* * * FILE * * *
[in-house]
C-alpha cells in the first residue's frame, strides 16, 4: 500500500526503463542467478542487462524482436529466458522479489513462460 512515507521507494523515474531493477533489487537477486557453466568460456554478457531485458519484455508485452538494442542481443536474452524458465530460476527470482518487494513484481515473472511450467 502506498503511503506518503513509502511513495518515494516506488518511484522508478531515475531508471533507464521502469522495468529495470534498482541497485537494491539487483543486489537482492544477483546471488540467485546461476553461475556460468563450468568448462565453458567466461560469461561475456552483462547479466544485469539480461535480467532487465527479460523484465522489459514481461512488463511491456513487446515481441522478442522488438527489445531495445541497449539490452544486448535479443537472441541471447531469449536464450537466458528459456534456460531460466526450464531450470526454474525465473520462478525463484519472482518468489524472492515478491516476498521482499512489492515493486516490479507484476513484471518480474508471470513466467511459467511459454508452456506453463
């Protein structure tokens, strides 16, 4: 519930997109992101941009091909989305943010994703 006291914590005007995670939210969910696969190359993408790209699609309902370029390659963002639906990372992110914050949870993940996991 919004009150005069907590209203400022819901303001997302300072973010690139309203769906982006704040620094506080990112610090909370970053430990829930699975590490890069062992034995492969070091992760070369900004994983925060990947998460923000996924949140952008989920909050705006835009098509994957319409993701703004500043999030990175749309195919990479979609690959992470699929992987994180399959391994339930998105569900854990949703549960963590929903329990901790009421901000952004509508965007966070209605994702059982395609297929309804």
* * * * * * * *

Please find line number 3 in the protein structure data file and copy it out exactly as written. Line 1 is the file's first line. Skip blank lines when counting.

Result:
């Protein structure tokens, strides 16, 4: 519930997109992101941009091909989305943010994703 006291914590005007995670939210969910696969190359993408790209699609309902370029390659963002639906990372992110914050949870993940996991 919004009150005069907590209203400022819901303001997302300072973010690139309203769906982006704040620094506080990112610090909370970053430990829930699975590490890069062992034995492969070091992760070369900004994983925060990947998460923000996924949140952008989920909050705006835009098509994957319409993701703004500043999030990175749309195919990479979609690959992470699929992987994180399959391994339930998105569900854990949703549960963590929903329990901790009421901000952004509508965007966070209605994702059982395609297929309804």